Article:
At least it goes down well with most people. As for me, when it comes to flamenco clapping, I just haven't got the co-ordination to cope with the complexities. Blanca laughs as I explain and confides, "It's hard for me to try to sing and clap at the same time! I'm always like, 'Guys, I can't! I don't have the rhythm to do it!'" I suggest that it should be in her blood! "Yeah," she agrees, "but when I try I guess I can't multi-task! When I try to sing and clap at the same time it just doesn't come out right." I tell her I can't believe that because she's got everything going for her. She's female so she should be able to multi-task. She's also got Latin in her blood so she should have the rhythm there. She pouts, "Hey, let's stop pickin' on me now!" She protests, "I have rhythm I promise!"
I ask the trio about writing the song as a way of illustrating how the group functions together. Manwell remembers writing "Clap Your hands" and explains, "We were in Pablo's studio when he showed me the track and we was like, alright! This track is hot! So we get in there and we start vibing on the chorus and I came up with this melody. Pablo went to get something to eat and I was like," he starts singing the song's hook, "'bah bah bah, bah bom.' Right? 'Bah bah bah bah bom.' Which is real simple. So I was like, 'Yo, let's lay it down.' And we laid it down. So me and him, we always throw melodies back and forth and then we just try to vibe on lyrics. So we went out to eat and we came back and we was like, we put the track on and it was like, 'You know, let's just leave the 'bah bah bah bah bom's' in there.' We were gonna put words to it and have her sing it but then we just liked the 'bah bah bah bah bom's' and threw some words at the end. That's how it came together. The hook's always the main part. It's the hardest part to get. The verses just come, you know what I'm saying?"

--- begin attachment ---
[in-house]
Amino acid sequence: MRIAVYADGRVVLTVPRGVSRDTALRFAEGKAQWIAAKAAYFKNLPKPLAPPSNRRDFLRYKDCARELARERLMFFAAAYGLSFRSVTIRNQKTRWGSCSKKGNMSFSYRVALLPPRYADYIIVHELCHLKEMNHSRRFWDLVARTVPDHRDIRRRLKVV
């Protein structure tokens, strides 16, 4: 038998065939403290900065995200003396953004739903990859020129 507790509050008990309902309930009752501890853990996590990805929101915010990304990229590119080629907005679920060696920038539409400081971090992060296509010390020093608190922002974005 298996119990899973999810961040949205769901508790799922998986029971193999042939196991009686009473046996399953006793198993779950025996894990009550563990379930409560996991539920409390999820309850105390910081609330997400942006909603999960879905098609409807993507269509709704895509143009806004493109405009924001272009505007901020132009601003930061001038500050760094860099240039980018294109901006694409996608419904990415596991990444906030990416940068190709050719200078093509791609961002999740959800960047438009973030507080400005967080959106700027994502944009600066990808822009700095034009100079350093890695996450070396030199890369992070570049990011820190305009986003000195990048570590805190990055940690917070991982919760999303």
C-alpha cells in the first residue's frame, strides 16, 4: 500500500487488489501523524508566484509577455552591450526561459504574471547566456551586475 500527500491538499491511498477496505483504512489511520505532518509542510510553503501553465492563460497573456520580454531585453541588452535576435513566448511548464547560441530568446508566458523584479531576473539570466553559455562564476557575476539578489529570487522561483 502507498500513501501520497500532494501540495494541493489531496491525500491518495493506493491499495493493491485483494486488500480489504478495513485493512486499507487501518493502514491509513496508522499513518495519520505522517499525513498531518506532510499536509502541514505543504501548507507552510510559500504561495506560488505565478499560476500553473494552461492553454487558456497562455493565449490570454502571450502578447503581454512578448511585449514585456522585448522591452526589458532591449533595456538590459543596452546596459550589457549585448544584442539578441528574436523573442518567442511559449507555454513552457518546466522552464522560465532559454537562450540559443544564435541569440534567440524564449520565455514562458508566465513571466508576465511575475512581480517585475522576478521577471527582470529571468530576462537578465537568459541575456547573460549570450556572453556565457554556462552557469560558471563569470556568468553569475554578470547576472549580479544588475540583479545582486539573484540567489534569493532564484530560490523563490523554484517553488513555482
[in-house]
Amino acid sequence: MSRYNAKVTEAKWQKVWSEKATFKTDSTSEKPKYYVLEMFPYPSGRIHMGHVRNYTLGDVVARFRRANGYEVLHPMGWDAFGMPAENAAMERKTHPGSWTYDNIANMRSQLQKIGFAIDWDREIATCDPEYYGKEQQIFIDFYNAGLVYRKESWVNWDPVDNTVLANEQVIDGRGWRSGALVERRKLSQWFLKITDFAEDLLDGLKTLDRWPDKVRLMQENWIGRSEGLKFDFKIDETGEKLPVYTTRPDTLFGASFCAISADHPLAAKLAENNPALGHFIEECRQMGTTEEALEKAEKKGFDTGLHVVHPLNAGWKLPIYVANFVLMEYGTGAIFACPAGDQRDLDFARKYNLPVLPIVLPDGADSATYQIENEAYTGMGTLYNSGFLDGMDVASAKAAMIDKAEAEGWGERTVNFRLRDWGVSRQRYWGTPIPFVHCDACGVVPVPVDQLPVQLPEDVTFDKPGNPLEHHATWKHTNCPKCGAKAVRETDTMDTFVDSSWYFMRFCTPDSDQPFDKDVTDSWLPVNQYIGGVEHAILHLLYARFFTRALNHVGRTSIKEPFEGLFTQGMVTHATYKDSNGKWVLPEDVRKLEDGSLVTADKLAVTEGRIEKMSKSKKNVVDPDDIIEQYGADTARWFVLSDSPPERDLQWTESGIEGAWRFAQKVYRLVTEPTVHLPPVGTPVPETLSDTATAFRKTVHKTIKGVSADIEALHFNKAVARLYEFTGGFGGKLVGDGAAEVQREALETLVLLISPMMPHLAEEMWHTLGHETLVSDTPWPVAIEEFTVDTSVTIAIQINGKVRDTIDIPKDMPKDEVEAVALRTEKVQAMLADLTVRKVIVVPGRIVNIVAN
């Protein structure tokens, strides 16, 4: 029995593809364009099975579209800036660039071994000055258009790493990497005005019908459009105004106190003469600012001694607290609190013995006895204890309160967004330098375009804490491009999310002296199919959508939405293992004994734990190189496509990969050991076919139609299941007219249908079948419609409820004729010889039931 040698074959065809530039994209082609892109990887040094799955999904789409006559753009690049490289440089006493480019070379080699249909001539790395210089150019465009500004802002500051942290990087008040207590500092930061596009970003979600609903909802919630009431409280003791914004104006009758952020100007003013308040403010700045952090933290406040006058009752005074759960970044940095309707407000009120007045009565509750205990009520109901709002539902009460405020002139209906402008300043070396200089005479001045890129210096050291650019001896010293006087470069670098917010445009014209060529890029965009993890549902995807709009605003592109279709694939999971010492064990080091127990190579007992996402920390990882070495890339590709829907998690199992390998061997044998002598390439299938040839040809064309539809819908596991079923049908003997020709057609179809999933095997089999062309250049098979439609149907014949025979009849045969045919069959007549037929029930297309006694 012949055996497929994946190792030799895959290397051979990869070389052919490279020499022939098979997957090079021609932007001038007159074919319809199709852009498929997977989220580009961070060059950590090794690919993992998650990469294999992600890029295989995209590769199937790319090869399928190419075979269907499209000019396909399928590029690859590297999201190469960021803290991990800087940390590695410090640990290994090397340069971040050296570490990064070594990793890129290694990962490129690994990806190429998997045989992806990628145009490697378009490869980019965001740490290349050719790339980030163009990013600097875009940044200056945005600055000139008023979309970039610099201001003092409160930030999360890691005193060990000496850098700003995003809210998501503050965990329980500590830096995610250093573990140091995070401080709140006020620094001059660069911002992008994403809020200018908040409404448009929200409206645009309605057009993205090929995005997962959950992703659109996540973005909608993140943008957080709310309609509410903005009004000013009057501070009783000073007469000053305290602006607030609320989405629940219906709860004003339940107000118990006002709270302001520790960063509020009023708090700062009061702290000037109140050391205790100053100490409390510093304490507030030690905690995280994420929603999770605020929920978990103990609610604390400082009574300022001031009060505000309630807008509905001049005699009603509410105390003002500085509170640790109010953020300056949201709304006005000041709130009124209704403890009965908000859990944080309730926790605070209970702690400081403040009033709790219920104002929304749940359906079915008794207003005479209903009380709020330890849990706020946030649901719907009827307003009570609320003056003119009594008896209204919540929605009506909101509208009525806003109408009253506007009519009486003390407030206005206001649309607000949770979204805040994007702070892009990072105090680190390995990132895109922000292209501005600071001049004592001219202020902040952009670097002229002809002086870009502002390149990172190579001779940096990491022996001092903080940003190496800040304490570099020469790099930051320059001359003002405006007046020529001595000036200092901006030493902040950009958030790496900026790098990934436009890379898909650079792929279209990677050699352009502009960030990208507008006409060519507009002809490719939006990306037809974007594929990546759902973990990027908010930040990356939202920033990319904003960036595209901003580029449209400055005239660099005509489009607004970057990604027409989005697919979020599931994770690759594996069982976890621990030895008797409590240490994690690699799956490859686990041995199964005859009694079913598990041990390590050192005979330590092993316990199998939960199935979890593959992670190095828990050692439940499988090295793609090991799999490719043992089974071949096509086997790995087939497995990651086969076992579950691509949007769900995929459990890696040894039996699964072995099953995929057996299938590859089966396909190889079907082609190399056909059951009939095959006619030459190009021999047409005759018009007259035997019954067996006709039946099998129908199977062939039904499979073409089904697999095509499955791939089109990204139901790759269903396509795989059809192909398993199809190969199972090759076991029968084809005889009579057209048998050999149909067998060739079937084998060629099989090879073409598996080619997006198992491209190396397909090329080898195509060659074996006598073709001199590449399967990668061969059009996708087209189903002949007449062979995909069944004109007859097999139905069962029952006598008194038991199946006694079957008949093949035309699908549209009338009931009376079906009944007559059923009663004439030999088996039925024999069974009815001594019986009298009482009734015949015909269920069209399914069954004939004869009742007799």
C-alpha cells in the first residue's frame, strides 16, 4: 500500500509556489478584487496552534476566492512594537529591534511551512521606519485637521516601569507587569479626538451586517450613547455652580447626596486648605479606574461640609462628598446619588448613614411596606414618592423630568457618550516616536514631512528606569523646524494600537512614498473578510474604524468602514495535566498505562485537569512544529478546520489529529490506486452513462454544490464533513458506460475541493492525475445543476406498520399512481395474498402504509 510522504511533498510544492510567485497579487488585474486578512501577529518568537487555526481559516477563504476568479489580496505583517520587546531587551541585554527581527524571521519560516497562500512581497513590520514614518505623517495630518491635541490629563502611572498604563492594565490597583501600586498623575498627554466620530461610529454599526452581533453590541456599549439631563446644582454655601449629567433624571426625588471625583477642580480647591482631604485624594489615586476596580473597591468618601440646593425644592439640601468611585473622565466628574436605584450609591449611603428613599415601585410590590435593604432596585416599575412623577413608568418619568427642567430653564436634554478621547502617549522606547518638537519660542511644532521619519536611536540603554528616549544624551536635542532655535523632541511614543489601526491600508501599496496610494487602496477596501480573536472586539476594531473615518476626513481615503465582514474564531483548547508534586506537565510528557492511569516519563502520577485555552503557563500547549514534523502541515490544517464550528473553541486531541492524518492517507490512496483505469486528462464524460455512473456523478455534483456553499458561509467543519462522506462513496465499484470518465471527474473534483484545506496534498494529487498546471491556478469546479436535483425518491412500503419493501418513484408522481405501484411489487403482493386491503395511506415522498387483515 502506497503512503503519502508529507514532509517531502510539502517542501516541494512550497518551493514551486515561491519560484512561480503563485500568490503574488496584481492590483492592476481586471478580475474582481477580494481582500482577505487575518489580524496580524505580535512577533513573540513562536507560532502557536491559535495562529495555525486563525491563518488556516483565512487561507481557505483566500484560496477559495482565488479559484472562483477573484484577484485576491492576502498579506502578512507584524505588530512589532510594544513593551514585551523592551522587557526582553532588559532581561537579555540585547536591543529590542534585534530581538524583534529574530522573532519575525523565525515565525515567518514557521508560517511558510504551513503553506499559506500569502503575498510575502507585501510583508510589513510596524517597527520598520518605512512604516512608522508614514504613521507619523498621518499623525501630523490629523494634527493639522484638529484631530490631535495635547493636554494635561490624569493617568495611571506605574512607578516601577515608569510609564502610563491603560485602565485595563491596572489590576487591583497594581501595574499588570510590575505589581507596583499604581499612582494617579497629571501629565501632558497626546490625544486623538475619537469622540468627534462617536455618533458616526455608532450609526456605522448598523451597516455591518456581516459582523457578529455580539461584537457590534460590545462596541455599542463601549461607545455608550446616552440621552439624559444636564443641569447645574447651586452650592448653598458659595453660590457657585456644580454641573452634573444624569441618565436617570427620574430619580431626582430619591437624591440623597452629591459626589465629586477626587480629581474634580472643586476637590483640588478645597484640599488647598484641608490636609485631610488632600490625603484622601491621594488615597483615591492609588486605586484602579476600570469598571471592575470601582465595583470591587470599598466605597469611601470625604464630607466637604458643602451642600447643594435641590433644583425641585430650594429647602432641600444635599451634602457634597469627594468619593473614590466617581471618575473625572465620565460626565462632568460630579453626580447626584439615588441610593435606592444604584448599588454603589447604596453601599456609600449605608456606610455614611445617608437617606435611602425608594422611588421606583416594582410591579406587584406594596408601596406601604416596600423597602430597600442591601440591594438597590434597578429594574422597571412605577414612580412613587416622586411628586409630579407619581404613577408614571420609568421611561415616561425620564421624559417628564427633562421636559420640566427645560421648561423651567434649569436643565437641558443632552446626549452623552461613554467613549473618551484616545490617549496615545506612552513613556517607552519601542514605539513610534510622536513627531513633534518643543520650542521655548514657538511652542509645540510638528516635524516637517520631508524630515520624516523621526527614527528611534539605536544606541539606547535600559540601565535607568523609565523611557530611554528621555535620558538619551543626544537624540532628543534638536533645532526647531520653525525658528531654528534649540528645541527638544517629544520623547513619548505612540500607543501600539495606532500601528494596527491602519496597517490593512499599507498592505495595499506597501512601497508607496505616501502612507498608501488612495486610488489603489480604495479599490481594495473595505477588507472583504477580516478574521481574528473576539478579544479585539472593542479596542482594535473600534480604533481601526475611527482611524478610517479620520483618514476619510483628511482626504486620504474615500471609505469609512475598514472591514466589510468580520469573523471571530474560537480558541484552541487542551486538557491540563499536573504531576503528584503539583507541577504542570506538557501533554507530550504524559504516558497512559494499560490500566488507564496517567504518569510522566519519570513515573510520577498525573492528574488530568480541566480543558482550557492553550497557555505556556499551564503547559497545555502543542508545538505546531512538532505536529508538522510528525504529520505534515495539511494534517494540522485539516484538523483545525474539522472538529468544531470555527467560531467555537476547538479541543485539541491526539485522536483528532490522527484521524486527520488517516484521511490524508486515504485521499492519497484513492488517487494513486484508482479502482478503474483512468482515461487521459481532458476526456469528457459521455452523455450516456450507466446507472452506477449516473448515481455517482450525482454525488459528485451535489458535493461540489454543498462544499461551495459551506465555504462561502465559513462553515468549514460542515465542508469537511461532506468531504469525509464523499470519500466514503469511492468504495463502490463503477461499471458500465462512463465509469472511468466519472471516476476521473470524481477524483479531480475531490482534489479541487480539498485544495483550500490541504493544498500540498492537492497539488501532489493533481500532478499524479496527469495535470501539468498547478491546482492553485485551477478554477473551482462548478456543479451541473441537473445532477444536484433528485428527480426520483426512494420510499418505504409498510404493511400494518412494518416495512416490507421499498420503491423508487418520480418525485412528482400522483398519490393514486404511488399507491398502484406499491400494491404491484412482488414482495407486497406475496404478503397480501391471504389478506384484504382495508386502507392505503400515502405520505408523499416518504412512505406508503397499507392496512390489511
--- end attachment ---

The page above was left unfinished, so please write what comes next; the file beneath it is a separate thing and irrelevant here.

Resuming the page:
As a new group, I wanted to find out a little more about the group's background. Pablo is the first to share. "I was actually raised in church. I was pretty much born on the altar. So yeah, my dad's a pastor and prior to that he was always the right-hand man of the pastor. So yeah, pretty much all my life I've just been in church. Of course everybody has their downs and ups but yeah, I was raised in church all my life." So basically he's a pastor's kid! "Yeah pretty much!" he laughs, "A PK, yeah. You gotta watch out for those huh?" I promise him I'm going to keep an eye on him! My experience of talking to the many preachers' kids who are involved in music ministry is that often it's the teen years that are the most challenging. Pablo agrees, "Yeah I guess when I was in middle school/high school. I always went to church because my parents made me wake up on Sunday mornings to go to church. But then around high school, 18 or 19 and stuff like that, it was really when I started going after God's heart on my own. I did my things; I hung out with the wrong crowd. Did things I wasn't supposed to do. But I thank God for that seed that my parents always put in me. It came into play around 18 or 19, when I started going to church because I wanted to. Seeking God because I wanted to."